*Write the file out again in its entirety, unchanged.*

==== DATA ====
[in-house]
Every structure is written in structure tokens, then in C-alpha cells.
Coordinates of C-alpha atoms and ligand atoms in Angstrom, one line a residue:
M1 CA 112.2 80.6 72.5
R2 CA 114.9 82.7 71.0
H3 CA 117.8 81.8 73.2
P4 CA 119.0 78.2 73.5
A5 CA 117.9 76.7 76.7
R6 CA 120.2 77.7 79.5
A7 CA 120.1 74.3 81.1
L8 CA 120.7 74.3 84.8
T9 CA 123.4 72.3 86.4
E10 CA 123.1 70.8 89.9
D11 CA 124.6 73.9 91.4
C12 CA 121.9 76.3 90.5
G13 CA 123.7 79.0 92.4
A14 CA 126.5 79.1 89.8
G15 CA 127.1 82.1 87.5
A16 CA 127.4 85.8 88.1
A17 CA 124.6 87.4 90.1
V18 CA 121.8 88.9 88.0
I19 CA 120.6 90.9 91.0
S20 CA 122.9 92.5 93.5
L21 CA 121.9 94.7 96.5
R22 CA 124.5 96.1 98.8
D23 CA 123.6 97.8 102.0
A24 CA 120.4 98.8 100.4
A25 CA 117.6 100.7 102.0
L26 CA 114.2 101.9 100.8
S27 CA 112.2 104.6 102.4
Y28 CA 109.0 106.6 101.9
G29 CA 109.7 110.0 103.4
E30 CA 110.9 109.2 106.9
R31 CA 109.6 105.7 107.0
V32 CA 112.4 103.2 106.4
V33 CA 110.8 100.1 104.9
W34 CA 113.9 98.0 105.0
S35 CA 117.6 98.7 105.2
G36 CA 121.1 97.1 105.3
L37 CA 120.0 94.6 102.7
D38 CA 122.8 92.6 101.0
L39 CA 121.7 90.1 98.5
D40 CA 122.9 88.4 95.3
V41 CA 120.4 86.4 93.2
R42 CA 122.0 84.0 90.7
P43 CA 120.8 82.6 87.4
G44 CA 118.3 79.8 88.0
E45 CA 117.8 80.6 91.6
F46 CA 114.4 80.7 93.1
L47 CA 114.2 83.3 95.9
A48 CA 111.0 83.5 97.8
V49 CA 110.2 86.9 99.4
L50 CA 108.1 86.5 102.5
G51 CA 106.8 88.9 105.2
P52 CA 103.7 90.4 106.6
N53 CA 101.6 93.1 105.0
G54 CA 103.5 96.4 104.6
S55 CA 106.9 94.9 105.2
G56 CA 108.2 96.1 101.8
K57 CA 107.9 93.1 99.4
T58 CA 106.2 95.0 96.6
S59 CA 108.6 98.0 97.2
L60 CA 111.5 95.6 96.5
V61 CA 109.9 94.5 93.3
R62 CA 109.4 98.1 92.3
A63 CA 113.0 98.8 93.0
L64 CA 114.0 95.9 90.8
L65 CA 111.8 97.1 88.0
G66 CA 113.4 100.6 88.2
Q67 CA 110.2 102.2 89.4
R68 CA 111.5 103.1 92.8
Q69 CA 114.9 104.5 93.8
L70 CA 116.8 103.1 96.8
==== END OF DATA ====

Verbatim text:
[in-house]
Every structure is written in structure tokens, then in C-alpha cells.
Coordinates of C-alpha atoms and ligand atoms in Angstrom, one line a residue:
M1 CA 112.2 80.6 72.5
R2 CA 114.9 82.7 71.0
H3 CA 117.8 81.8 73.2
P4 CA 119.0 78.2 73.5
A5 CA 117.9 76.7 76.7
R6 CA 120.2 77.7 79.5
A7 CA 120.1 74.3 81.1
L8 CA 120.7 74.3 84.8
T9 CA 123.4 72.3 86.4
E10 CA 123.1 70.8 89.9
D11 CA 124.6 73.9 91.4
C12 CA 121.9 76.3 90.5
G13 CA 123.7 79.0 92.4
A14 CA 126.5 79.1 89.8
G15 CA 127.1 82.1 87.5
A16 CA 127.4 85.8 88.1
A17 CA 124.6 87.4 90.1
V18 CA 121.8 88.9 88.0
I19 CA 120.6 90.9 91.0
S20 CA 122.9 92.5 93.5
L21 CA 121.9 94.7 96.5
R22 CA 124.5 96.1 98.8
D23 CA 123.6 97.8 102.0
A24 CA 120.4 98.8 100.4
A25 CA 117.6 100.7 102.0
L26 CA 114.2 101.9 100.8
S27 CA 112.2 104.6 102.4
Y28 CA 109.0 106.6 101.9
G29 CA 109.7 110.0 103.4
E30 CA 110.9 109.2 106.9
R31 CA 109.6 105.7 107.0
V32 CA 112.4 103.2 106.4
V33 CA 110.8 100.1 104.9
W34 CA 113.9 98.0 105.0
S35 CA 117.6 98.7 105.2
G36 CA 121.1 97.1 105.3
L37 CA 120.0 94.6 102.7
D38 CA 122.8 92.6 101.0
L39 CA 121.7 90.1 98.5
D40 CA 122.9 88.4 95.3
V41 CA 120.4 86.4 93.2
R42 CA 122.0 84.0 90.7
P43 CA 120.8 82.6 87.4
G44 CA 118.3 79.8 88.0
E45 CA 117.8 80.6 91.6
F46 CA 114.4 80.7 93.1
L47 CA 114.2 83.3 95.9
A48 CA 111.0 83.5 97.8
V49 CA 110.2 86.9 99.4
L50 CA 108.1 86.5 102.5
G51 CA 106.8 88.9 105.2
P52 CA 103.7 90.4 106.6
N53 CA 101.6 93.1 105.0
G54 CA 103.5 96.4 104.6
S55 CA 106.9 94.9 105.2
G56 CA 108.2 96.1 101.8
K57 CA 107.9 93.1 99.4
T58 CA 106.2 95.0 96.6
S59 CA 108.6 98.0 97.2
L60 CA 111.5 95.6 96.5
V61 CA 109.9 94.5 93.3
R62 CA 109.4 98.1 92.3
A63 CA 113.0 98.8 93.0
L64 CA 114.0 95.9 90.8
L65 CA 111.8 97.1 88.0
G66 CA 113.4 100.6 88.2
Q67 CA 110.2 102.2 89.4
R68 CA 111.5 103.1 92.8
Q69 CA 114.9 104.5 93.8
L70 CA 116.8 103.1 96.8